The Course of Theoretical Physics is a ten-volume series of books covering theoretical physics that was initiated by Lev Landau and written in collaboration with his student Evgeny Lifshitz starting in the late 1930s.
|Author||Lev Landau (Vol. 1–3, 5–8)|
Evgeny Lifshitz (Vol. 1–10)
Vladimir Berestetskii (Vol. 4)
Lev Pitaevskii (Vol. 4, 9–10)
|Language||Russian, German, English, French, Spanish, Italian, Polish, Hungarian, Chinese, Japanese|
|Publisher||Russian: Fizmatgiz, Fizmatlit, Nauka|
English: Addison-Wesley, Butterworth-Heinemann, Pergamon Press
It is said that Landau composed much of the series in his head while in an NKVD prison in 1938–1939. However, almost all of the actual writing of the early volumes was done by Lifshitz, giving rise to the witticism, "not a word of Landau and not a thought of Lifshitz". The first eight volumes were finished in the 1950s, written in Russian and translated into English in the late 1950s by John Stewart Bell, together with John Bradbury Sykes, M. J. Kearsley, and W. H. Reid. The last two volumes were written in the early 1980s. Vladimir Berestetskii and Lev Pitaevskii also contributed to the series. The series is often referred to as "Landau and Lifshitz", "Landafshitz" (Russian: "Ландафшиц"), or "Lanlifshitz" (Russian: "Ланлифшиц") in informal settings.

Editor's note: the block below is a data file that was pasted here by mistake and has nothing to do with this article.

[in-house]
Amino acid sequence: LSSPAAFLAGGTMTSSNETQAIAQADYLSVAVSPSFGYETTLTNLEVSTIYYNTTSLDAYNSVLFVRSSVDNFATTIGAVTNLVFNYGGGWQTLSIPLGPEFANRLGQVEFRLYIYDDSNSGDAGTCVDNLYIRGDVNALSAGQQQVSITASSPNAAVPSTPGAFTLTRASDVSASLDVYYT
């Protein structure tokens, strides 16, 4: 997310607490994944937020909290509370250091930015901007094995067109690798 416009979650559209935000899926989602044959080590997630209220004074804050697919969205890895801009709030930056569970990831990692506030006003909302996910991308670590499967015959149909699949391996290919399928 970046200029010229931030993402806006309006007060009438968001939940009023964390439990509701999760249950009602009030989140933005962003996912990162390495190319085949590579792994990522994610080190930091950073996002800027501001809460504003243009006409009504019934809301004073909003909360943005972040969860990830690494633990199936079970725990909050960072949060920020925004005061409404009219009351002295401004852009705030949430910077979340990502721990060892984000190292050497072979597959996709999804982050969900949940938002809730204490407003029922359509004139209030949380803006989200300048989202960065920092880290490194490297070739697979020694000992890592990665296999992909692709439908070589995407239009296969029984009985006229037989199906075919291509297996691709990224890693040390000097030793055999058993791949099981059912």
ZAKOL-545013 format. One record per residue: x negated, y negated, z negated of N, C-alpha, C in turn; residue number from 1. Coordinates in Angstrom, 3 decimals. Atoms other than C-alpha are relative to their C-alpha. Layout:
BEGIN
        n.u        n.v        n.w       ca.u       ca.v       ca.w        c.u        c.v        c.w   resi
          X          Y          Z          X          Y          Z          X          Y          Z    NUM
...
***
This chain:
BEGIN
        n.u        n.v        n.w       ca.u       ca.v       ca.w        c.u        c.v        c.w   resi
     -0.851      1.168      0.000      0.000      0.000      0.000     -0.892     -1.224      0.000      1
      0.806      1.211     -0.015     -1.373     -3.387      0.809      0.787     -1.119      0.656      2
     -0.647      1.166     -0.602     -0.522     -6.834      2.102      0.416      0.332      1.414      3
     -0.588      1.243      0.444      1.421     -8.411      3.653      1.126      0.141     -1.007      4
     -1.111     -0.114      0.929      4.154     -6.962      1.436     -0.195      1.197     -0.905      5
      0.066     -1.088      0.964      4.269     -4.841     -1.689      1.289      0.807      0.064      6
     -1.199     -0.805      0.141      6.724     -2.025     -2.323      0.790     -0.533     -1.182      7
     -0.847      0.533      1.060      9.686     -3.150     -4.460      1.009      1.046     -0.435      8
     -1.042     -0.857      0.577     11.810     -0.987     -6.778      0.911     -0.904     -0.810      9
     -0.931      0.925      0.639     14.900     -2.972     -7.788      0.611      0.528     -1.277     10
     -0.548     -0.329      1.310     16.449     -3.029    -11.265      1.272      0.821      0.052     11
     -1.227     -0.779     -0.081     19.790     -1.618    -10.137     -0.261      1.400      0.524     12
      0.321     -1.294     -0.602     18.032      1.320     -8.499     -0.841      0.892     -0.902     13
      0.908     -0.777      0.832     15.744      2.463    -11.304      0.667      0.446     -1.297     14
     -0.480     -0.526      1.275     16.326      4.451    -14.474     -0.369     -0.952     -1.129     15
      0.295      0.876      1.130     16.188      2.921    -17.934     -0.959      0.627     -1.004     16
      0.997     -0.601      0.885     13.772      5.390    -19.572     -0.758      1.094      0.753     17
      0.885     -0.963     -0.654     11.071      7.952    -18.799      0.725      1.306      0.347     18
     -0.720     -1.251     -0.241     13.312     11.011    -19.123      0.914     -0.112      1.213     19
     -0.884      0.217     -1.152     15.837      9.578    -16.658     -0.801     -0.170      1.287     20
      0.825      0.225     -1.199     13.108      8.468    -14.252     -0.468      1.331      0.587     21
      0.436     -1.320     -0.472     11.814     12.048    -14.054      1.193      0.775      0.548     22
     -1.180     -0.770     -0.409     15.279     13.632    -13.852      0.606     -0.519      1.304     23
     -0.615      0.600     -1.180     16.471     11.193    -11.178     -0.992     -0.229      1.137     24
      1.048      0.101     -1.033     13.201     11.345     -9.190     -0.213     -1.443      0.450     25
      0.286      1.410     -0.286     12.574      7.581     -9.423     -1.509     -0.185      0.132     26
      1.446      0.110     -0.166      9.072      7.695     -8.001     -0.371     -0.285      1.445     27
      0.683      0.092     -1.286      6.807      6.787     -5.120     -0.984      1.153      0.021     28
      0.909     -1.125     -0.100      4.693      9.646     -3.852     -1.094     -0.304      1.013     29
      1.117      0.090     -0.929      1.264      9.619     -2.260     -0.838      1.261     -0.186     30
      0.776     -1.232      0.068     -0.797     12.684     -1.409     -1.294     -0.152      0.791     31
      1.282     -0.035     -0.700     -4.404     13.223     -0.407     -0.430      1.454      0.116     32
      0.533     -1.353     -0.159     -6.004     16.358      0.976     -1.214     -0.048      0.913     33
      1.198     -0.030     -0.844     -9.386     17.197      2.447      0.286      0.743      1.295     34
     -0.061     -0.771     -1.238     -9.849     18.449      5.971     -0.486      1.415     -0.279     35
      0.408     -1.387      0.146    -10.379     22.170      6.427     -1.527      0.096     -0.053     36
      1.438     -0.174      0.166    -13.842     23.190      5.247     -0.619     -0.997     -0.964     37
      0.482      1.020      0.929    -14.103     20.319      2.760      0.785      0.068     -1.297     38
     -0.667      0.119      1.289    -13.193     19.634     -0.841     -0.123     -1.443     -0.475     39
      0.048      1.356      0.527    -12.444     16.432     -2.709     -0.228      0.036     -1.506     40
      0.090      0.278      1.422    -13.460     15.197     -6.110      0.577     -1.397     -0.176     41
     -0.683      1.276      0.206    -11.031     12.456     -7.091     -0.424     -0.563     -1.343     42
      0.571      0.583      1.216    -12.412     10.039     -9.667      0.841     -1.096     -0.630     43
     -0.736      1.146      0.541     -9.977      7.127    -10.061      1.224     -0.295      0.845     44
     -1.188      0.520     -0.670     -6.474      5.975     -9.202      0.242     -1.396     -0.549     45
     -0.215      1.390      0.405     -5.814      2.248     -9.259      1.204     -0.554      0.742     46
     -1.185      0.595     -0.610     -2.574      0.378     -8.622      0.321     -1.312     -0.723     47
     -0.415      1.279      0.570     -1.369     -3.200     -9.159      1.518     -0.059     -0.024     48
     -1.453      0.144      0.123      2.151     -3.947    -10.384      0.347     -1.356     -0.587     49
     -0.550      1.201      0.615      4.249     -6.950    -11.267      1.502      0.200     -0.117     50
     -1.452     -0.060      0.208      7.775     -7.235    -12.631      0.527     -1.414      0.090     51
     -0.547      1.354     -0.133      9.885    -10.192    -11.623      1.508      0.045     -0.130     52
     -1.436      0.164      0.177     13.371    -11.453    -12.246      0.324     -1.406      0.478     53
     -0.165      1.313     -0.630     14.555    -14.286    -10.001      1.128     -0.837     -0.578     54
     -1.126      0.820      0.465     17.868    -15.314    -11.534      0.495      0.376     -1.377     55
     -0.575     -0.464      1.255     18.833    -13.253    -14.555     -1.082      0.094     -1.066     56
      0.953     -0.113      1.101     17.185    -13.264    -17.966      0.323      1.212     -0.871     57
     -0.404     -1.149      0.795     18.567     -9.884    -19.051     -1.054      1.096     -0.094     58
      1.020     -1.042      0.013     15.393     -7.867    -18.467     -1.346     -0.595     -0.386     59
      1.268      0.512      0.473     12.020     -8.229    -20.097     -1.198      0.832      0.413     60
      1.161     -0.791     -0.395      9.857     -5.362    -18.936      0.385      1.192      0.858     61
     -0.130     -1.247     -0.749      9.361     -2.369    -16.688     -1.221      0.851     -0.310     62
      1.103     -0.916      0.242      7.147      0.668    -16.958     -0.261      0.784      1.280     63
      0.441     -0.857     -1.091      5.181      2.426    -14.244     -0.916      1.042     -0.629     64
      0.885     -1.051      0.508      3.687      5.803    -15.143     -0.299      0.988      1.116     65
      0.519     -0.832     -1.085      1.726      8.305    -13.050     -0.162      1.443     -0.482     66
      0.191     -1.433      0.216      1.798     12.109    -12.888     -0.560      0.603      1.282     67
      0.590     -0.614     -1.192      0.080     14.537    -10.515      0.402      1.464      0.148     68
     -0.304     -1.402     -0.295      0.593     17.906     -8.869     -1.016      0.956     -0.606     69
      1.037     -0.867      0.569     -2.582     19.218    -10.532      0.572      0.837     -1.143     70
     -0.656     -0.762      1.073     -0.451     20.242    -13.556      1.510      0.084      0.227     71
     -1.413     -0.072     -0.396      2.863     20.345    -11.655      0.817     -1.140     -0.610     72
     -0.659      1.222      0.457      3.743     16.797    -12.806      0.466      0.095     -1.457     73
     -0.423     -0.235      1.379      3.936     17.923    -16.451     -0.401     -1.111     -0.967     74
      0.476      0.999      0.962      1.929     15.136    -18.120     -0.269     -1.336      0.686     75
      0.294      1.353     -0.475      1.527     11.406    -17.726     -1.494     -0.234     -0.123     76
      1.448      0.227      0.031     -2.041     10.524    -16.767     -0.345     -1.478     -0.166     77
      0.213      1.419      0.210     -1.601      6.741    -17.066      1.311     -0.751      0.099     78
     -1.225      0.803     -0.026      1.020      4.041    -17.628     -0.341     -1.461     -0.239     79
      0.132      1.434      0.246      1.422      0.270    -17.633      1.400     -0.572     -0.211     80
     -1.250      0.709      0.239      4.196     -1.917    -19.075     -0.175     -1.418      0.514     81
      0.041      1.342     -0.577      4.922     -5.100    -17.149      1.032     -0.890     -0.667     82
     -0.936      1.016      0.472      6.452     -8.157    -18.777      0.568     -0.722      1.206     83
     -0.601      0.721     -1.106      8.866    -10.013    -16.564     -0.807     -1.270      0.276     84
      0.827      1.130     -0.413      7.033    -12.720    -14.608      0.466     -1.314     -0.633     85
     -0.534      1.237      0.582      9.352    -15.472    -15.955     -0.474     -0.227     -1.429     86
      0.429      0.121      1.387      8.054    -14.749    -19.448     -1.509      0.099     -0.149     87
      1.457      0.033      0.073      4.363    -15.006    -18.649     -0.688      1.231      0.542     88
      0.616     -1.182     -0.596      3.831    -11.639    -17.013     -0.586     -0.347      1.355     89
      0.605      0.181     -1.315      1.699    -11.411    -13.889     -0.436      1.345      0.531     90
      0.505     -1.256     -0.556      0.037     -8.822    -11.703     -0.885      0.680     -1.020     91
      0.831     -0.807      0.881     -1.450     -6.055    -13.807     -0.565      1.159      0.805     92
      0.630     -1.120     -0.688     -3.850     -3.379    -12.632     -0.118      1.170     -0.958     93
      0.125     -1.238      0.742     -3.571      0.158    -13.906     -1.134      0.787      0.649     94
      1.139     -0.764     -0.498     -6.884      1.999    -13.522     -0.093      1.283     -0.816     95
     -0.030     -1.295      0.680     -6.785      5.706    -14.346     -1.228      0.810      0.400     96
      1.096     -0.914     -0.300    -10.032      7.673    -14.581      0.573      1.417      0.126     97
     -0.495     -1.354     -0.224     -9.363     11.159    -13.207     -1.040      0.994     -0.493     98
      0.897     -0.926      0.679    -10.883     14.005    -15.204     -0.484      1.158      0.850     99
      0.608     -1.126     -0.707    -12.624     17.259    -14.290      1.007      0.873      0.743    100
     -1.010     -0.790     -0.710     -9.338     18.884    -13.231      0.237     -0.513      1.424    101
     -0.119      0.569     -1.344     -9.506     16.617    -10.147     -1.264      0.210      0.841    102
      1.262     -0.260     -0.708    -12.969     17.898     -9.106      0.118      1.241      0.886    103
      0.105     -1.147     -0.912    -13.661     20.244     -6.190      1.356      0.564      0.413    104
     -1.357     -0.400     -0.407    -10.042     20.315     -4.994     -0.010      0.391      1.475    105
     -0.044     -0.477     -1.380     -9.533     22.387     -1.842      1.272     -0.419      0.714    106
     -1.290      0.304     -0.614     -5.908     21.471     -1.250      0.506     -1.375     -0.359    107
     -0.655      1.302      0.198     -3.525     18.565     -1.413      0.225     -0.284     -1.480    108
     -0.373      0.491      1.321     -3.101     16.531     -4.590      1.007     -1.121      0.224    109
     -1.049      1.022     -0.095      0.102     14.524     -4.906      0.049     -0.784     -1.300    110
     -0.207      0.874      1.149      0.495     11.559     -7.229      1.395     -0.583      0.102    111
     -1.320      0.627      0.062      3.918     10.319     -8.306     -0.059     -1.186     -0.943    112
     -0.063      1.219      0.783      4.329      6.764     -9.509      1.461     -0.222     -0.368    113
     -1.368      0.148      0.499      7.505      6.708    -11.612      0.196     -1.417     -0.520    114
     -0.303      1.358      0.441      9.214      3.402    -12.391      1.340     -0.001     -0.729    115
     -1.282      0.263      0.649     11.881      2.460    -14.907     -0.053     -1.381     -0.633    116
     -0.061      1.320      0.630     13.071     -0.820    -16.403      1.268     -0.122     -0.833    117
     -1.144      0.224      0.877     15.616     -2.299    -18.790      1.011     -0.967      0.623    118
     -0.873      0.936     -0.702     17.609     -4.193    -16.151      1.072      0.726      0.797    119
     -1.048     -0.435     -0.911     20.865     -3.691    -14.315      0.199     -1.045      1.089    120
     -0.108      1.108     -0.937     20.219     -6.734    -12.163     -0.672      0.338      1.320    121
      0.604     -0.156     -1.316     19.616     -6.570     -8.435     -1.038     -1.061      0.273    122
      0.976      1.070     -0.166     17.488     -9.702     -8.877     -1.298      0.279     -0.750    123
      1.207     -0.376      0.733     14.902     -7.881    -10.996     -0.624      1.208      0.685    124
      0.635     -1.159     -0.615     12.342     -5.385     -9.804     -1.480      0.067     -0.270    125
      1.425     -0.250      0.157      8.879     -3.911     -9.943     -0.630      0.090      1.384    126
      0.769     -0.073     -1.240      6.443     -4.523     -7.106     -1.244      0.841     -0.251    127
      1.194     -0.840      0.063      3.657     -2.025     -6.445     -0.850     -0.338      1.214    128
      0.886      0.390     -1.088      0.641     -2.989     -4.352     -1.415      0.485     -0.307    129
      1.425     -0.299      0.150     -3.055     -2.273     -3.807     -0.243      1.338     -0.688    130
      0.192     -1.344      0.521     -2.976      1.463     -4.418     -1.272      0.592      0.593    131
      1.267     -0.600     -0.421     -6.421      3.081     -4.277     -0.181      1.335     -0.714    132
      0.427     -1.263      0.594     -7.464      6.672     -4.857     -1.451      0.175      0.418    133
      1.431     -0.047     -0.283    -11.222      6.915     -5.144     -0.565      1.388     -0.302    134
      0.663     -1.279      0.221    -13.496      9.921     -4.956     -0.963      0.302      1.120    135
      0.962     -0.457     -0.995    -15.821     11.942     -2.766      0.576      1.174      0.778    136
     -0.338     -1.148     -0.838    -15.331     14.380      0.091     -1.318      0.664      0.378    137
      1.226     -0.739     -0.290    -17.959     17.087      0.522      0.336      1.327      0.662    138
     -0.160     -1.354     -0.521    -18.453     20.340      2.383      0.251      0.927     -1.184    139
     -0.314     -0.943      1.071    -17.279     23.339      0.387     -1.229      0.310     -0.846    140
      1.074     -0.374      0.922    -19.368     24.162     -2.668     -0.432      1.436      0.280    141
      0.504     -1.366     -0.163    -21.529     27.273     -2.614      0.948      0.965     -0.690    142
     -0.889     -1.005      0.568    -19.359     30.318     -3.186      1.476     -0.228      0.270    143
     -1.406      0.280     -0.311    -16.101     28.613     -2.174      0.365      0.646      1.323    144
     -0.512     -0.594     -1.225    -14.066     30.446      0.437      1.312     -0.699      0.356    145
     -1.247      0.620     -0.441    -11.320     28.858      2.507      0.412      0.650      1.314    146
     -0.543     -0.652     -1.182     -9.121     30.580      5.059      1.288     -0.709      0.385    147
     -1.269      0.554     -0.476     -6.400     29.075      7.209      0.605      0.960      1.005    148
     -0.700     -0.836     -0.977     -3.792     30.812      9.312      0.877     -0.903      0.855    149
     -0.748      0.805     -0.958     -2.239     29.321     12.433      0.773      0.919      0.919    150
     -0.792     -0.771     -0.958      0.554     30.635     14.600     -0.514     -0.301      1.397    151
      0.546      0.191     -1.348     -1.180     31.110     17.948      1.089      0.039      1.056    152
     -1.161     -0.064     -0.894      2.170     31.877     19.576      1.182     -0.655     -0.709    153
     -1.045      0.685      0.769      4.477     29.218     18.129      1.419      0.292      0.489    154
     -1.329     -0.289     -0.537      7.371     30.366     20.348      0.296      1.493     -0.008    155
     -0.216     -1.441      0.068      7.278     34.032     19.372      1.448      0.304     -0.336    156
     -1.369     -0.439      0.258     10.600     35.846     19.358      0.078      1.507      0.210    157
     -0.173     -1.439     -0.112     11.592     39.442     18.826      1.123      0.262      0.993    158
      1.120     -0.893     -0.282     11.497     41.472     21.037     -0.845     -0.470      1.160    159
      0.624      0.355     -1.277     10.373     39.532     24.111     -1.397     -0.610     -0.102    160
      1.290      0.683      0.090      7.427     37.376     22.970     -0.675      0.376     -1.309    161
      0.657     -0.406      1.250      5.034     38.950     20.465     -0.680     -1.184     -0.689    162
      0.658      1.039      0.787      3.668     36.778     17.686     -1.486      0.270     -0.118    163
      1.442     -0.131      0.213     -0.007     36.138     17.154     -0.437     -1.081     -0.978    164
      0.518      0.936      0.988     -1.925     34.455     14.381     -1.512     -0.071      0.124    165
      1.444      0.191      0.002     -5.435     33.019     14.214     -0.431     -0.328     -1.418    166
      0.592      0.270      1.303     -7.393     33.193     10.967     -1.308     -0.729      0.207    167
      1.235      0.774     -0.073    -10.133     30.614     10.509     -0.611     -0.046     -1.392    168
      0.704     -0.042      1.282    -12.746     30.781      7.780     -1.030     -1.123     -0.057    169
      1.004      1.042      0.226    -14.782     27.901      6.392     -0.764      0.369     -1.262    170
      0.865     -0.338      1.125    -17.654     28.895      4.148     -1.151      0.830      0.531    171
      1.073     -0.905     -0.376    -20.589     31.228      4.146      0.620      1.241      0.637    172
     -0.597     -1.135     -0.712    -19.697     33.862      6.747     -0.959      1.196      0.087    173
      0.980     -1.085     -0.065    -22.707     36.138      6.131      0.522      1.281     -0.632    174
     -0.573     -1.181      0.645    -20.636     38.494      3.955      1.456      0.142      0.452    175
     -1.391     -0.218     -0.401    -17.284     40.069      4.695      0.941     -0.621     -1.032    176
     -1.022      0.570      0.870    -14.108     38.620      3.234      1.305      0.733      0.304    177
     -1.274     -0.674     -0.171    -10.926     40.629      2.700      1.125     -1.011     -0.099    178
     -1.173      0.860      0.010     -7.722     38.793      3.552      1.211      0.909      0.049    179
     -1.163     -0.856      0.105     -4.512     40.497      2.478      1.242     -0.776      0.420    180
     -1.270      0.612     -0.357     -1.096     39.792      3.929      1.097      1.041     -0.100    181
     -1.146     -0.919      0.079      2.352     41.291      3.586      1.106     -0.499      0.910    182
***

The presentation of material is advanced and typically considered suitable for graduate-level study. Despite this specialized character, it is estimated that a million volumes of the Course were sold by 2005.
The series has been called "renowned" in Science and "celebrated" in American Scientist. A note in Mathematical Reviews states, "The usefulness and the success of this course have been proved by the great number of successive editions in Russian, English, French, German and other languages." At a centenary celebration of Landau's career, it was observed that the Course had shown "unprecedented longevity."
The following list does not include reprints and revised editions.
Volume 3 covers quantum mechanics without special relativity.
The original edition comprised two books, labelled part 1 and part 2. The first covered general aspects of relativistic quantum mechanics and relativistic quantum field theory, leading onto quantum electrodynamics. The second continued with quantum electrodynamics and what was then known about the strong and weak interactions. These books were published in the early 1970s, at a time when the strong and weak forces were still not well understood. In the second edition, the corresponding sections were scrapped and replaced with more topics in the well-established quantum electrodynamics, and the two parts were unified into one, thus providing a one-volume exposition on relativistic quantum field theory with the electromagnetic interaction as the prototype of a quantum field theory.
Volume 9 builds on the original statistical physics book, with more applications to condensed matter theory.
Volume 10 presents various applications of kinetic theory to condensed matter theory, and to metals, insulators, and phase transitions.